For the past nine months, I have been studying to become a Nutritional Therapy Practitioner. I graduated just a couple of weeks ago and am so excited to have this certification, as I feel confident that I have the tools I need to keep my family healthy, advise friends, and hopefully you, either through my posts or working with you individually.
The program requires that we attend three workshop weekends in Herndon, Virginia, which is a less than ideal suburb outside of Washington, D.C near the airport. However, I love a challenge when it comes to finding places to eat and boy did I hit the jackpot with a couple of awesome spots. Enter: True Food Kitchen.
Fortunately, the ‘burbs of D.C. are extremely populated, and that means there is inevitably a demand for healthy and hip dining options. One of my prime finds, True Food Kitchen in Fairfax, Virginia, fits the bill of hip and healthy—and it has 17 locations in eight states, so you are likely to come across one sooner or later.
The menu at True Food Kitchen is based on Dr. Weil’s anti-inflammatory diet for optimum health. This diet is not at all specific, and simply encourages eating well-sourced fresh, whole foods. While I don’t 100% agree with the way Dr. Weil laid out his food pyramid, I can certainly get on board with eating wholesome anti-inflammatory foods. When it comes to quality, this restaurant knows what it’s doing. It serves grass-fed beef, sustainable seafood, and follows the “dirty dozen” produce standards, meaning fruits and vegetables known to be most laden with pesticides is organic. Let’s face it: dining out no matter where you are these days is expensive, so it’s worth going somewhere where you know that you’re at least getting what you pay for. To learn more about the Dirty Dozen, visit the Environmental Working Group website.
I find that many health food restaurants these days are strictly vegan or vegetarian, and True Food Kitchen is not, which I love because there’s something for everyone. There are vegetarian, vegan, and gluten-free options, and all menu items that fall into one of these categories are labeled as such. There are also killer cocktails with bases of fresh-pressed juices (who doesn’t love a little gin-spiked beet juice?), as well as an impressive list of freshly pressed mocktails (I recommend the Root & Remedy).
In addition to being varied, the menu is extensive, making it almost impossible to decide what to order. I went all three times I had seminars, so I got to taste a variety things, and everything changes seasonally so you’re always in for something perfectly fit for the season.
In the summer I loved the seared scallops with asparagus, snap peas, Asian mushroom and umami (who even knows what umami is?), which was not only gluten free, but also paleo friendly (pictured above). When I went back in the fall, I had a comforting braised bison short rib with cauliflower mash, roasted vegetables, and swiss chard (also gluten free and paleo friendly). The salads are all creative and delicious, and you can order a half portion of any salad, which is a great way to start a meal.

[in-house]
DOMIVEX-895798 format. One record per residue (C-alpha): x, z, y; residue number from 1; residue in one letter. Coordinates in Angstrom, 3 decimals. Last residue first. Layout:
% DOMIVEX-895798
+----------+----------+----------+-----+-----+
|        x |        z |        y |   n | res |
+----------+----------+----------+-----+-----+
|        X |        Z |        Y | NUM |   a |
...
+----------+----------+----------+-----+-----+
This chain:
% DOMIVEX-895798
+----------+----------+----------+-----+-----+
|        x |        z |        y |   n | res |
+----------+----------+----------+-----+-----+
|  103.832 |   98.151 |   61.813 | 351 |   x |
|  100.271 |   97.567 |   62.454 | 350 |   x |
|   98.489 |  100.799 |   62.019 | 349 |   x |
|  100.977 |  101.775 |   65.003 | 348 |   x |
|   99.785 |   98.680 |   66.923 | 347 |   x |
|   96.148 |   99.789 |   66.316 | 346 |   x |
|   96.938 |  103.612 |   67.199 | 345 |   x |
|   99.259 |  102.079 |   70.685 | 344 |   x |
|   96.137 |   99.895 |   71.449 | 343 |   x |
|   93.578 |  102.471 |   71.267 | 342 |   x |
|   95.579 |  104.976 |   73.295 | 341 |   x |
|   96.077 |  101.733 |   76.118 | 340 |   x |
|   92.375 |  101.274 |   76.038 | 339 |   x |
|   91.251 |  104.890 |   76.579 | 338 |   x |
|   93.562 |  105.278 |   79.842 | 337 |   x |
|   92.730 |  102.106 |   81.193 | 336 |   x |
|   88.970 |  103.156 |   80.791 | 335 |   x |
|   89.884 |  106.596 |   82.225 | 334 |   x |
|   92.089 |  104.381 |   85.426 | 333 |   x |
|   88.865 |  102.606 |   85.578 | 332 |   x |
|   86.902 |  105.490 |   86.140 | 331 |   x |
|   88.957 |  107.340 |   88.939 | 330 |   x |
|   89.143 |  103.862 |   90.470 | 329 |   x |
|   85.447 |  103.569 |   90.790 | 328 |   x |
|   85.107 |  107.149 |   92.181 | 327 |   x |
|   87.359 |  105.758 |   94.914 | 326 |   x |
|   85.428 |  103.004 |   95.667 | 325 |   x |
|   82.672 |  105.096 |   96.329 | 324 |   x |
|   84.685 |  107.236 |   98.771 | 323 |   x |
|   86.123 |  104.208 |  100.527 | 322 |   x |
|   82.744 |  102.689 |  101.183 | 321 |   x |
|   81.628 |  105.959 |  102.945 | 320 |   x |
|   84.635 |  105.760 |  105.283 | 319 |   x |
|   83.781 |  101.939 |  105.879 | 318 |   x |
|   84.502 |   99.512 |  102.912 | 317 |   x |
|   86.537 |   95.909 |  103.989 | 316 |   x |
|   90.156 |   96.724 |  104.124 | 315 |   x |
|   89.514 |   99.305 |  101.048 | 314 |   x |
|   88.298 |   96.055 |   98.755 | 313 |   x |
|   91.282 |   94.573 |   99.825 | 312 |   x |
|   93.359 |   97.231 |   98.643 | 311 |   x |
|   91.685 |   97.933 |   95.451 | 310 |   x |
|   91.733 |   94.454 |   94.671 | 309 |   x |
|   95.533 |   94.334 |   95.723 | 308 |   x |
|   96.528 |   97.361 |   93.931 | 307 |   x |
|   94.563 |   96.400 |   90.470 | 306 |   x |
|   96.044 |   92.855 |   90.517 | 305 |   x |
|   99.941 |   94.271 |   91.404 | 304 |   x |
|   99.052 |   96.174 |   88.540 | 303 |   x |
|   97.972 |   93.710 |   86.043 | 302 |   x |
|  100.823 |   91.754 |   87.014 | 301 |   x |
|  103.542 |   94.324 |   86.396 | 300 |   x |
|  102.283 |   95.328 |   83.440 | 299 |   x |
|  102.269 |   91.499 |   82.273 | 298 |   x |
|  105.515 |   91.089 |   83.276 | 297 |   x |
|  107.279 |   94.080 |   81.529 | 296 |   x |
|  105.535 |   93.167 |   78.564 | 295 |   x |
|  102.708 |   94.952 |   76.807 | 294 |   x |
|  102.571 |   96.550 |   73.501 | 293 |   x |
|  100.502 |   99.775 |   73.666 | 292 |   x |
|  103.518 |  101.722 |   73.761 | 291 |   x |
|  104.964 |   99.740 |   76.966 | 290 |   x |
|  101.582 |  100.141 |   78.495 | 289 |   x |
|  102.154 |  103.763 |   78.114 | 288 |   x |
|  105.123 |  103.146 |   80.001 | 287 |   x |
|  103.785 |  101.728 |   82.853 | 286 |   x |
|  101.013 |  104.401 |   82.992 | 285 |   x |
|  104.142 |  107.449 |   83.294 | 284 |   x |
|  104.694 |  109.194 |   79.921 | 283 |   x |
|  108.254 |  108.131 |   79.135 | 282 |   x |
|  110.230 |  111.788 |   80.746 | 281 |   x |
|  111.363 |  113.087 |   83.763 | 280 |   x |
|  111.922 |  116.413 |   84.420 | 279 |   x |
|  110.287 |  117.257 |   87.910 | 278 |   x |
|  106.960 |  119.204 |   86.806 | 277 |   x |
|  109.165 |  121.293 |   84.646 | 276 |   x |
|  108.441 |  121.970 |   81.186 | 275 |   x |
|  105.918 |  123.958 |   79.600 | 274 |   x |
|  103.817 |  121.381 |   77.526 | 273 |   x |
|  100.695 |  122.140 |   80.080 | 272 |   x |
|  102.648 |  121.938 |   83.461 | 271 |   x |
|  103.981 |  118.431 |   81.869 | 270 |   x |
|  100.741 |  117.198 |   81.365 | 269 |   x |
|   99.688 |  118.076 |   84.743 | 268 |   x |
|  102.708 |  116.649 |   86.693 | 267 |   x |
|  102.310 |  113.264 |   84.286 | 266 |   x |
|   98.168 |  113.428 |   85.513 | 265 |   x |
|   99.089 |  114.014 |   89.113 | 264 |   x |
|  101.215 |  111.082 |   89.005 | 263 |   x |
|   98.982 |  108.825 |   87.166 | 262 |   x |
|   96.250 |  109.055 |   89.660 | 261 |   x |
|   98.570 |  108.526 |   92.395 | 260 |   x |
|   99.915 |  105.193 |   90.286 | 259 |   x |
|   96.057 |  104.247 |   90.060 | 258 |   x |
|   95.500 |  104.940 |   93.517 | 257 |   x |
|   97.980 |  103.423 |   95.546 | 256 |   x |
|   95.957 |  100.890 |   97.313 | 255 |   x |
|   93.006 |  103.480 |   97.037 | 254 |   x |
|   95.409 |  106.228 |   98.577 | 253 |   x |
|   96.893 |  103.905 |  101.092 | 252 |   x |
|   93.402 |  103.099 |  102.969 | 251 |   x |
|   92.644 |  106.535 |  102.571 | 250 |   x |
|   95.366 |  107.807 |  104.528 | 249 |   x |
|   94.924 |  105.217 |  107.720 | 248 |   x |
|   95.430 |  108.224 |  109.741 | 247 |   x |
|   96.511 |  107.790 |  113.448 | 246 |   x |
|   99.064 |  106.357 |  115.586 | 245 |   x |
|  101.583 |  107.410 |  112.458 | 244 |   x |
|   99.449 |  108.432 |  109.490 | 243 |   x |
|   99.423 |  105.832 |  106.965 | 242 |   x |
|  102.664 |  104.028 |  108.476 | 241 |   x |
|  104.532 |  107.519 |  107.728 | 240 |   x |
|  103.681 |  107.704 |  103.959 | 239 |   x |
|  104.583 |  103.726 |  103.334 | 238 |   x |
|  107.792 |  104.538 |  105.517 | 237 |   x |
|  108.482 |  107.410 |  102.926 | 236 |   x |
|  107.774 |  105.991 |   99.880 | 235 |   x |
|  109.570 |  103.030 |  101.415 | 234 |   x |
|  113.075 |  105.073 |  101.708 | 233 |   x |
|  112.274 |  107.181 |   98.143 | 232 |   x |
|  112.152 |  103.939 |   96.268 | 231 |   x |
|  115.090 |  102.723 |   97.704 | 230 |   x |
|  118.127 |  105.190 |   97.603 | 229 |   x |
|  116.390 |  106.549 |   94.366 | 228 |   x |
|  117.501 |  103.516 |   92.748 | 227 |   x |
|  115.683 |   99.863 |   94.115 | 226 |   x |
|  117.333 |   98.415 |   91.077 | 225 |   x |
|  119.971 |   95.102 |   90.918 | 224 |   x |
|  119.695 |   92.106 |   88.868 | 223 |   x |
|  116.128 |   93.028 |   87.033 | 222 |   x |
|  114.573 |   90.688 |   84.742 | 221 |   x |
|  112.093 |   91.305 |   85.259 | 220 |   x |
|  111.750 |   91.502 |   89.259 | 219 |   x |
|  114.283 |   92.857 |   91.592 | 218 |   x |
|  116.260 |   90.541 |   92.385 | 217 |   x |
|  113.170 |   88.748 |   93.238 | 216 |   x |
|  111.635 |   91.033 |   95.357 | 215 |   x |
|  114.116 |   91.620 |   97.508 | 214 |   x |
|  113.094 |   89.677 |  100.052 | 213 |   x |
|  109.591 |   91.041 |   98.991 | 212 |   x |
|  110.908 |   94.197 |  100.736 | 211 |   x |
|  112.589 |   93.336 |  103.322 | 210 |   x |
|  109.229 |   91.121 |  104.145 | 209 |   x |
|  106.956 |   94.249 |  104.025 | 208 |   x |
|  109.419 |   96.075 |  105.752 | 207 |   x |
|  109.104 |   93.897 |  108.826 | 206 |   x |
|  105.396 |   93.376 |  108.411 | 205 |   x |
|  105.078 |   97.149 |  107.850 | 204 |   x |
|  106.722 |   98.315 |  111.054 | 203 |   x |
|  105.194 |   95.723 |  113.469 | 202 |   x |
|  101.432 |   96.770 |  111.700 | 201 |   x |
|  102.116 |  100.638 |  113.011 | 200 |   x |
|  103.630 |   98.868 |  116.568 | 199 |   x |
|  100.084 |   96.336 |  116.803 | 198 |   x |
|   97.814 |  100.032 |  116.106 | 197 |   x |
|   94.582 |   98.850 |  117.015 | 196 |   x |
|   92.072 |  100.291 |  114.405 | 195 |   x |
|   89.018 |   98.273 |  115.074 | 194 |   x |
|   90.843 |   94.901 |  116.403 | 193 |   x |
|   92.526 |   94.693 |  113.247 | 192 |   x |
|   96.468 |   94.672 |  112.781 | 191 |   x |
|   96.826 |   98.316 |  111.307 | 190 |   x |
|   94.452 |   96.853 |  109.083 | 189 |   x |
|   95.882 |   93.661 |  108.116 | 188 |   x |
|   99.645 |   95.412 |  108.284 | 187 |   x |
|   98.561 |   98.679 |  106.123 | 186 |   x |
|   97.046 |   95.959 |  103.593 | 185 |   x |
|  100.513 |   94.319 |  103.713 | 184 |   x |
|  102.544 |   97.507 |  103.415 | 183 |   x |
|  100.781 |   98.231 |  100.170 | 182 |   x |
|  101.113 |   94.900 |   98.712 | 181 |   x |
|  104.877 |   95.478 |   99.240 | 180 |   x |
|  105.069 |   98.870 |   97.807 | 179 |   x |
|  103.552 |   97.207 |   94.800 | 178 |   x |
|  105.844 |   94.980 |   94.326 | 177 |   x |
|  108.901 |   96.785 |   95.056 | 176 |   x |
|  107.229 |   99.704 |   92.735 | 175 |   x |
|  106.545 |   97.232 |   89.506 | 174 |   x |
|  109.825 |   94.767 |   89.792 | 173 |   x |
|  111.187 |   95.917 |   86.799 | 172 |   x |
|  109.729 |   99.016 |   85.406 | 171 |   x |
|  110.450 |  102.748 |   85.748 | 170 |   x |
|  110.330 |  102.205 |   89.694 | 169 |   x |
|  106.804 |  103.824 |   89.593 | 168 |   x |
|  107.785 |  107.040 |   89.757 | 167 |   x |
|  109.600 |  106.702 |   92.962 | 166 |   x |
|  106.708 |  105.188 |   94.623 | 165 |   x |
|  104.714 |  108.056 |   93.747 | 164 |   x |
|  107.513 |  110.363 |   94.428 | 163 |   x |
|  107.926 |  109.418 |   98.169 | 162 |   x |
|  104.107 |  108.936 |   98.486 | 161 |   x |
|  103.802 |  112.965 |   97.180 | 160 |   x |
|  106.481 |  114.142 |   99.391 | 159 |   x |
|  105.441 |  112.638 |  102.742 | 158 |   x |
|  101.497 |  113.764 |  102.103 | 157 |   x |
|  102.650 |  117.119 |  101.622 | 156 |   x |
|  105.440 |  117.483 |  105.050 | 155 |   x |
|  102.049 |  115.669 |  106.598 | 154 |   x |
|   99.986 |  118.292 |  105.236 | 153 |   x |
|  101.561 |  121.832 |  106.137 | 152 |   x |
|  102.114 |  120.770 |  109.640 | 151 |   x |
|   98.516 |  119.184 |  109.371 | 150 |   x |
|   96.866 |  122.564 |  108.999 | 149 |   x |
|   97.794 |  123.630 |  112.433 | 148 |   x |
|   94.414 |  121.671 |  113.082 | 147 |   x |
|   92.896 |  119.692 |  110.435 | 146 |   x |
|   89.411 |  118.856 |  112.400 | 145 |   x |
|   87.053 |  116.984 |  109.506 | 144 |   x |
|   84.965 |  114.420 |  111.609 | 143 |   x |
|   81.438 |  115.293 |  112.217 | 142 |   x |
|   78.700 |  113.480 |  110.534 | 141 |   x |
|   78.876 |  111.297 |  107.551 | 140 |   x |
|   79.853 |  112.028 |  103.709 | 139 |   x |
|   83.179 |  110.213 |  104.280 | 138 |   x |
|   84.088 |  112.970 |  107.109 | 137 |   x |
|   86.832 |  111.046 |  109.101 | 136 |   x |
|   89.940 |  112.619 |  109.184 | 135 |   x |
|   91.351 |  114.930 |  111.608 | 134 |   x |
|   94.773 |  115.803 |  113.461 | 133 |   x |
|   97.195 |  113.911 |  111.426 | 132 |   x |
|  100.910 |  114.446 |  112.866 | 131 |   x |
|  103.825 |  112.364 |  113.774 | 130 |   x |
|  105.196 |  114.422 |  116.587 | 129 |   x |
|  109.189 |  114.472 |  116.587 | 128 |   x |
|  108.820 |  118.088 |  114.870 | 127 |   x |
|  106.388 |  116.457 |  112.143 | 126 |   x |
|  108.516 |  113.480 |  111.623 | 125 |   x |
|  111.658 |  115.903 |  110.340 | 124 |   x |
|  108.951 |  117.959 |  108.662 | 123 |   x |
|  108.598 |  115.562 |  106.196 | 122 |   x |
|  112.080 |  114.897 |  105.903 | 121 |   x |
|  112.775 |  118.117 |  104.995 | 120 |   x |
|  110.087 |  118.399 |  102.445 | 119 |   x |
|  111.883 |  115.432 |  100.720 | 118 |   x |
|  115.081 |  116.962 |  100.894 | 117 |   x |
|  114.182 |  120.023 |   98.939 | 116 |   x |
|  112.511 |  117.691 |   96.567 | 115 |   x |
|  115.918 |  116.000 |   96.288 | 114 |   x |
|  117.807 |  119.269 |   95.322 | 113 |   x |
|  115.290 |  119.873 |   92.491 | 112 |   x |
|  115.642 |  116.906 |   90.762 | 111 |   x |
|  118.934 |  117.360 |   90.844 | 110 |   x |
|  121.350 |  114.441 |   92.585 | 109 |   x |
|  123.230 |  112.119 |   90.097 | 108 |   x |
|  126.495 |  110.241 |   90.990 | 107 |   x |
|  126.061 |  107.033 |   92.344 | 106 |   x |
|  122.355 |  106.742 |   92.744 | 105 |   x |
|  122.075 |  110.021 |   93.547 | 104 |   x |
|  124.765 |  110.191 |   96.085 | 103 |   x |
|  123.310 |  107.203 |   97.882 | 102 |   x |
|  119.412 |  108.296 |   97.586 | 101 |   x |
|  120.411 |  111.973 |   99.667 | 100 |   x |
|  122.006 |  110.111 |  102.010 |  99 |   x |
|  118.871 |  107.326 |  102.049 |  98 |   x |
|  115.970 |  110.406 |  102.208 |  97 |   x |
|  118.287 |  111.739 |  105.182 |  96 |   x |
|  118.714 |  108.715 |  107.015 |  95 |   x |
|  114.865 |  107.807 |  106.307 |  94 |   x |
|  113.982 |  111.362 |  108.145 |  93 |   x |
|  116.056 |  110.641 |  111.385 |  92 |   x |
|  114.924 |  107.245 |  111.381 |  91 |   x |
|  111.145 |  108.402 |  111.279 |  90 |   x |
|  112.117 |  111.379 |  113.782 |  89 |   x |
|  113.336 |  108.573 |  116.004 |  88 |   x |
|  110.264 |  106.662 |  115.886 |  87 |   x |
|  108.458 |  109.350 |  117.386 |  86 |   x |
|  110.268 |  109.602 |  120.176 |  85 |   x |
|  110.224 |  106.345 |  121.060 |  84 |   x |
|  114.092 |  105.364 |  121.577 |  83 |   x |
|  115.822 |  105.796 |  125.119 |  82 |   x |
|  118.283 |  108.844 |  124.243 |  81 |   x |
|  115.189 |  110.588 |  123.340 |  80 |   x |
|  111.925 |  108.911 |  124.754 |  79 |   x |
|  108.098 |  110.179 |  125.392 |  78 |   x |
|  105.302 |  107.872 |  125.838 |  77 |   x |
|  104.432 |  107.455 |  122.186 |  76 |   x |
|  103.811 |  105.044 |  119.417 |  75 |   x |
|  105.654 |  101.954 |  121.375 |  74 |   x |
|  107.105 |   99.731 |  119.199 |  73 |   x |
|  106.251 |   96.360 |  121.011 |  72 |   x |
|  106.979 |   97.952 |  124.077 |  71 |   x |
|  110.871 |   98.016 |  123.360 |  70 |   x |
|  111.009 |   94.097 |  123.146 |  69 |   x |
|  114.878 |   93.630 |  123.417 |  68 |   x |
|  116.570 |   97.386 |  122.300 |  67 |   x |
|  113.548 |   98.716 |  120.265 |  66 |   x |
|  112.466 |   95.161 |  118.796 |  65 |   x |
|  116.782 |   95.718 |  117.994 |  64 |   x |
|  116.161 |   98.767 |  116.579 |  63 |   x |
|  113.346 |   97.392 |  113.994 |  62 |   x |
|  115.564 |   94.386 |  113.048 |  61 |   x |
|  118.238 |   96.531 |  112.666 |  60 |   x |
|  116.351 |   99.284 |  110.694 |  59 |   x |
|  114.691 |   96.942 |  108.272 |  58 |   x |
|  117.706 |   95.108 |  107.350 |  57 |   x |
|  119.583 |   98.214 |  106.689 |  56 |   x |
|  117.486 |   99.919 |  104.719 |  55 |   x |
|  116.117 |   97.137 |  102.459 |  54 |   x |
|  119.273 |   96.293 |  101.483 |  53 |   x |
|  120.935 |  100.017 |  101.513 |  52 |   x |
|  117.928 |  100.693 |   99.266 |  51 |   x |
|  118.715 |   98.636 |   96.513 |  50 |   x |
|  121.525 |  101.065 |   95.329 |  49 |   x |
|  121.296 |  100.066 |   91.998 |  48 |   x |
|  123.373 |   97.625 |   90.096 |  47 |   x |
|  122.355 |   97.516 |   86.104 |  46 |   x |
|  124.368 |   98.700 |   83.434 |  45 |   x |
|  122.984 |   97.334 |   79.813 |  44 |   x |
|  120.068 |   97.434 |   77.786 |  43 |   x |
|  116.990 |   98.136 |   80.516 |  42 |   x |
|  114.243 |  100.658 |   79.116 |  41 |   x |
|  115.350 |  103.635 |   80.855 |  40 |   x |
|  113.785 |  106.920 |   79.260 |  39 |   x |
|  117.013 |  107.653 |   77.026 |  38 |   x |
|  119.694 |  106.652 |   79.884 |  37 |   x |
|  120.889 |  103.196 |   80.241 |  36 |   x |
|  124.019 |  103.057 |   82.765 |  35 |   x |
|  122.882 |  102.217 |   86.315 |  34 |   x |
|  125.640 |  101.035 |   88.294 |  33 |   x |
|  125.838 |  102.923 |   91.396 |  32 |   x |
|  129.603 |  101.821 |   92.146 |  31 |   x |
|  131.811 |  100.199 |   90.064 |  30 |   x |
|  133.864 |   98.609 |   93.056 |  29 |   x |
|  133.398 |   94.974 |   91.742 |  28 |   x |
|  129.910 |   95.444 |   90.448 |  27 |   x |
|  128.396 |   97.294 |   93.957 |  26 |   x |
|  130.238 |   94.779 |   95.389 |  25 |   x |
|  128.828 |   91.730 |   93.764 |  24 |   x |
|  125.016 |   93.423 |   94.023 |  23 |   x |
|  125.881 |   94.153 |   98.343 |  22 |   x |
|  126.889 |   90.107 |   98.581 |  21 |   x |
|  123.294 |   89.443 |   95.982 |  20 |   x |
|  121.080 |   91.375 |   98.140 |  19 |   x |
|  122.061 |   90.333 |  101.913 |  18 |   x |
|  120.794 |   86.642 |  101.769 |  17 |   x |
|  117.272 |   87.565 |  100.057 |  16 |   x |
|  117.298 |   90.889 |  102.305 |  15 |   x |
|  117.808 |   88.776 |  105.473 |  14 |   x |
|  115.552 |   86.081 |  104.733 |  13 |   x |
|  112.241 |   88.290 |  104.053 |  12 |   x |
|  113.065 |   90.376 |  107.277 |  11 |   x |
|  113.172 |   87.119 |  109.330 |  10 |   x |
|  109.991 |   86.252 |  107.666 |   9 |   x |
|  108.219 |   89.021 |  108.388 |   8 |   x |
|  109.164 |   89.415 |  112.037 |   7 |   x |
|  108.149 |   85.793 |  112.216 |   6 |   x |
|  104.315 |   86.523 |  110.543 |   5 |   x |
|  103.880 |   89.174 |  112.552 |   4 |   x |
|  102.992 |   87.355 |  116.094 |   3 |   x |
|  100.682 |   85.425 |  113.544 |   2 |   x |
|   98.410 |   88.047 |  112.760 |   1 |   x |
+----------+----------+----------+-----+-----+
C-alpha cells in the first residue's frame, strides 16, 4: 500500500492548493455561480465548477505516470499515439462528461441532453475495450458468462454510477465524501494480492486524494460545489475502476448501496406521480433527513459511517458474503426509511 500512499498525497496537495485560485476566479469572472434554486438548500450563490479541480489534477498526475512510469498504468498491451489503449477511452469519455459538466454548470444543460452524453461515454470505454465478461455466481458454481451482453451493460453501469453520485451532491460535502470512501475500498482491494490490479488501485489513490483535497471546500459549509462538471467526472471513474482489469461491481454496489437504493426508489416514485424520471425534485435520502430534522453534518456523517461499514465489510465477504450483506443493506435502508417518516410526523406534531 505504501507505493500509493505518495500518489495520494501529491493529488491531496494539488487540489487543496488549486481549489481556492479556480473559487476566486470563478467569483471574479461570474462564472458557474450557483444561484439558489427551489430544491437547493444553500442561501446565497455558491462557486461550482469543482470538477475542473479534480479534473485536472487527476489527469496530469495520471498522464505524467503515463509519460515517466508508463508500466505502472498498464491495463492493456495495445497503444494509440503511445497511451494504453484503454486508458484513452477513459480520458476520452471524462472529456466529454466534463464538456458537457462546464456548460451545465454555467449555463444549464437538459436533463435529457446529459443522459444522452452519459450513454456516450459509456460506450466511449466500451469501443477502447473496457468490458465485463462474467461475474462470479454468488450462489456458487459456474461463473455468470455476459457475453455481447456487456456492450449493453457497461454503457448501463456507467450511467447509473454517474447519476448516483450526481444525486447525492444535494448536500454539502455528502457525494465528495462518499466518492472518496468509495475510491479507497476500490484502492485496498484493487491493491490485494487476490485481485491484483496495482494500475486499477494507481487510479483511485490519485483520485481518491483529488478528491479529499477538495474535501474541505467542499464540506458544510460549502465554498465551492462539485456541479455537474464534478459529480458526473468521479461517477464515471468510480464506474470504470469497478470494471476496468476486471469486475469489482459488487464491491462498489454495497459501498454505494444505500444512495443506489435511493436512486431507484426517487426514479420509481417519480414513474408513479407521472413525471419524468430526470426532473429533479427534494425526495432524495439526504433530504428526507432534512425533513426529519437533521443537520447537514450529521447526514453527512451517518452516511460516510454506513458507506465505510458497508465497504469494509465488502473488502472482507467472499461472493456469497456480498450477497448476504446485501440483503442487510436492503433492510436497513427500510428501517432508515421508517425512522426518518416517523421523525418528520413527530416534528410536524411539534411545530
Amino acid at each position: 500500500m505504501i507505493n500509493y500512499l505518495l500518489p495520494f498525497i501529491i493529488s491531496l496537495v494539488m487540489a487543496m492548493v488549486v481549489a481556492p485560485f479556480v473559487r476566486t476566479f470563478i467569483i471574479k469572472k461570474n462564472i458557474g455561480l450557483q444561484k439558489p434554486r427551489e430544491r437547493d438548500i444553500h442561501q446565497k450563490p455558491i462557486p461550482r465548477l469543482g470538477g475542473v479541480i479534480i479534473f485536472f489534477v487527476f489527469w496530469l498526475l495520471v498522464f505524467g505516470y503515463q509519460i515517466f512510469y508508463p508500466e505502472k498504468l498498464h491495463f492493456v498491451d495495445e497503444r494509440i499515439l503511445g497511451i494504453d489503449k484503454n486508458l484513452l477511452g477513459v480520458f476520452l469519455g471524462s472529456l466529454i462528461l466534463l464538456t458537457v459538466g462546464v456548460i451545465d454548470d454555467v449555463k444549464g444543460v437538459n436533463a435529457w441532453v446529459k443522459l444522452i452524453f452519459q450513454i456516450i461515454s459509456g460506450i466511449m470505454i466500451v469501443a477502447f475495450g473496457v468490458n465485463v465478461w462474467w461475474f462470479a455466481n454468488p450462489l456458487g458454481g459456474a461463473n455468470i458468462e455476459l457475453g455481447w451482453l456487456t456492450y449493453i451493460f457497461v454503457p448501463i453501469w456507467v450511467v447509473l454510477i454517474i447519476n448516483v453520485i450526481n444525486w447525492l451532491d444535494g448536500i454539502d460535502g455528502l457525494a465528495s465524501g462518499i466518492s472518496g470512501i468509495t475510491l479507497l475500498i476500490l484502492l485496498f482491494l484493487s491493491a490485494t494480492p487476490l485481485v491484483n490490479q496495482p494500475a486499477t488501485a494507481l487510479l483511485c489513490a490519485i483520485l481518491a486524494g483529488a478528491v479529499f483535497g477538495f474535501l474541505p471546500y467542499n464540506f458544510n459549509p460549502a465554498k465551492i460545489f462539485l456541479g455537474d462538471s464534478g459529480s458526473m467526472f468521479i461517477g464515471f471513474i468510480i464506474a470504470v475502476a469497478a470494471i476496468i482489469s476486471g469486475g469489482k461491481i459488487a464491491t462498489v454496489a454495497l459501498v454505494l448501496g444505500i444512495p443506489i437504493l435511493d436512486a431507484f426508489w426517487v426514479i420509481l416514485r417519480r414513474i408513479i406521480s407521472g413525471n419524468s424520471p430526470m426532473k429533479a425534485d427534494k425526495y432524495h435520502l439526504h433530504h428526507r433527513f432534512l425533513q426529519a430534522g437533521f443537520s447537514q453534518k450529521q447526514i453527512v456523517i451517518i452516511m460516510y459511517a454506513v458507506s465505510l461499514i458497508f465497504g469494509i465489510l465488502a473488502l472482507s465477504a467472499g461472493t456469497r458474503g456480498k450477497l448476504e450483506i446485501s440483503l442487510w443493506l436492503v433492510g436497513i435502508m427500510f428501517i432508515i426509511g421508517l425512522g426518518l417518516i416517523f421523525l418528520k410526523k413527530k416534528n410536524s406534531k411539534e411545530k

My favorite appetizer was the vegetable crudités (pictured below), and the standby dessert I ordered every time that fortunately seems to stay on the menu (due to customer demand I’m sure) is the flourless chocolate cake, which is both gluten free and vegan. I think we ate it so fast that we didn’t get a picture. And then we ordered another one and ate that one so fast we didn’t get a picture again. Sorry—just trust me on this one—it’s amazing. For those looking for a lighter dessert, True Foods makes its own vegan ice creams, which you can order a small scoop of if you just want a little something to satisfy your sweet tooth. Last time I tried the pistachio ice cream, which wasn’t ice cream at all. It was simply pureed pistachios and sugar—that’s it. No cream, no coconut milk, no nada. Pretty guilt-free if you don’t count the sugar! And sometimes I decide not to count sugar.
Food aside, the ambiance of the restaurant is certainly hip and trendy, with a modern woodsy vibe (think faux vertical logs along the walls to mimic trees and mossy green booths with wooden tabletops). The bar is indoor/outdoor, and there is also outdoor seating to really encourage the “one with nature” vibe, despite the fact that you’re in the middle of an outdoor shopping mall in suburbia. It is noisy, so I might not recommend it for a romantic date. Perhaps a first date, though, so if your date is awkward you can have the excuse not to talk due to the fact that you can’t hear each other.
The Fairfax True Food uses a reservations system called NoWait, where you put your name in when you’re in the area and they text you when your table is ready. Therefore you can reserve a table, but has to be done close to when you want to go, rather than days in advance.
Check out the True Food Kitchen website to see where all of the restaurant locations are—I highly recommend trying it if it’s in your area or you plan to be traveling near one. Most locations serve lunch and dinner on the weekdays, as well as brunch on the weekends.